Mtume, if he will. Big Black can
speak. Let Tito Puente run it down,
He and Max been tight since they
were babies in this town.

Frankie Dunlop cd tell you and he
speak a long time.
Pretty Purdy is hip. Max hit with
Duke at Eighteen
He played with Benny Carter when he
first made the scene. Dig the heavy learning that went with
that. Newk knows,
And McCoy. CT would agree. Hey,
ask me or Archie or Michael Carvin
Percy Heath, Jackie Mc are all hip to
the Max Attack.

Barry Harris can tell you. You in
touch with Monk or Bird?
Ask Bud if you see him, You know he
know, even after the cops
Beat him Un Poco Loco. I mean you
can ask Pharaoh or David
Or Dizzy, when he come out of hiding,
its a trick Diz just outta sight.
I heard Con Alma and Diz and Max
In Paris, just the other night.

But ask anybody conscious, who Max
Roach be. Miles certainly knew
And Coltrane too. All the cats who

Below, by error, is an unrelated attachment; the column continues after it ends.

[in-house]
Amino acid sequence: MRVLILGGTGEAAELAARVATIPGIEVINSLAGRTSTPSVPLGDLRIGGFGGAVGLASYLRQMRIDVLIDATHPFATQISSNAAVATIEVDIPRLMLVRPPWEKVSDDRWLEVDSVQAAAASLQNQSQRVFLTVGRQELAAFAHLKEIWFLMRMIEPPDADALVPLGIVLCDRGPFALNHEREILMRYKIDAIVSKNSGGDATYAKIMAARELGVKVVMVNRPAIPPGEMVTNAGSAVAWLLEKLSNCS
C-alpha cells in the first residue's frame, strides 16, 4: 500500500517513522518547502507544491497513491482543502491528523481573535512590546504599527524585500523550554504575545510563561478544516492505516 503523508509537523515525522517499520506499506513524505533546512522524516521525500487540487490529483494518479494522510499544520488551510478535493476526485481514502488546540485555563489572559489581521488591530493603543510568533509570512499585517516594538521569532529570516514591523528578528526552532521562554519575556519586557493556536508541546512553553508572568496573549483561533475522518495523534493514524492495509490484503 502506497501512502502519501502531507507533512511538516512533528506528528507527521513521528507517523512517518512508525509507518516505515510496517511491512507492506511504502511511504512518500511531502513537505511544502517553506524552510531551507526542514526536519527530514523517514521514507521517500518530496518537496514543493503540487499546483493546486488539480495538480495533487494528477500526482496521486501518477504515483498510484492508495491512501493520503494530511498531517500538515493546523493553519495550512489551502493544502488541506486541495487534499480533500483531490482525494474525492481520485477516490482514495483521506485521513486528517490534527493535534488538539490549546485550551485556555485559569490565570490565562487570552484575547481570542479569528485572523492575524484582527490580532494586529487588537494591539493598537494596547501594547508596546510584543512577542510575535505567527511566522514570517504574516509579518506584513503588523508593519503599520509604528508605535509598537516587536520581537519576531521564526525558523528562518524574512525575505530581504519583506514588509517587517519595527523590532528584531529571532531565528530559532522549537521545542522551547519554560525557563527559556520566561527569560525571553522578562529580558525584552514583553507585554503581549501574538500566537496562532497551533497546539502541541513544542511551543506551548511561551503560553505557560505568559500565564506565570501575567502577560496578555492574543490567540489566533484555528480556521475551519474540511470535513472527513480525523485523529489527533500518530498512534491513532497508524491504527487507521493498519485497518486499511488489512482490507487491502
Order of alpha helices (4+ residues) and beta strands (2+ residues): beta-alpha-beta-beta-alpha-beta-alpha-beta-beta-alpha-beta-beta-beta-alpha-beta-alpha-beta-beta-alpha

know the science of Drum, know
where our
Last dispensation come from. That’s
why we call him, MAX, the ultimate,
The Furthest Star. The eternal
internal, the visible invisible, the
message
From afar.

All Hail, MAX, from On to Dignataria
to Serious and even beyond!
He is the mighty SCARAB, Roach the SCARAB, immortal as
our music, world without end.
Great artist Universal Teacher, and
for any Digger
One of our deepest friends! Hey MAX!
MAX! MAX!


Like all of the poetry Amiri Baraka, this poem was really well presented, with the band backing Baraka with music by Max Roach and other jazz icons. The drums really added to his performance in this poem especially, and it was a really wonderful mixture of spoken word and music. He also read poetry that he wrote for Abbey Lincoln, as well as a great grab-bag of his other poetry. A lot of it was very political, and he let it be political without being either too heavy or too nonchalant- he addressed serious subjects but he was funny, too, in his presentation: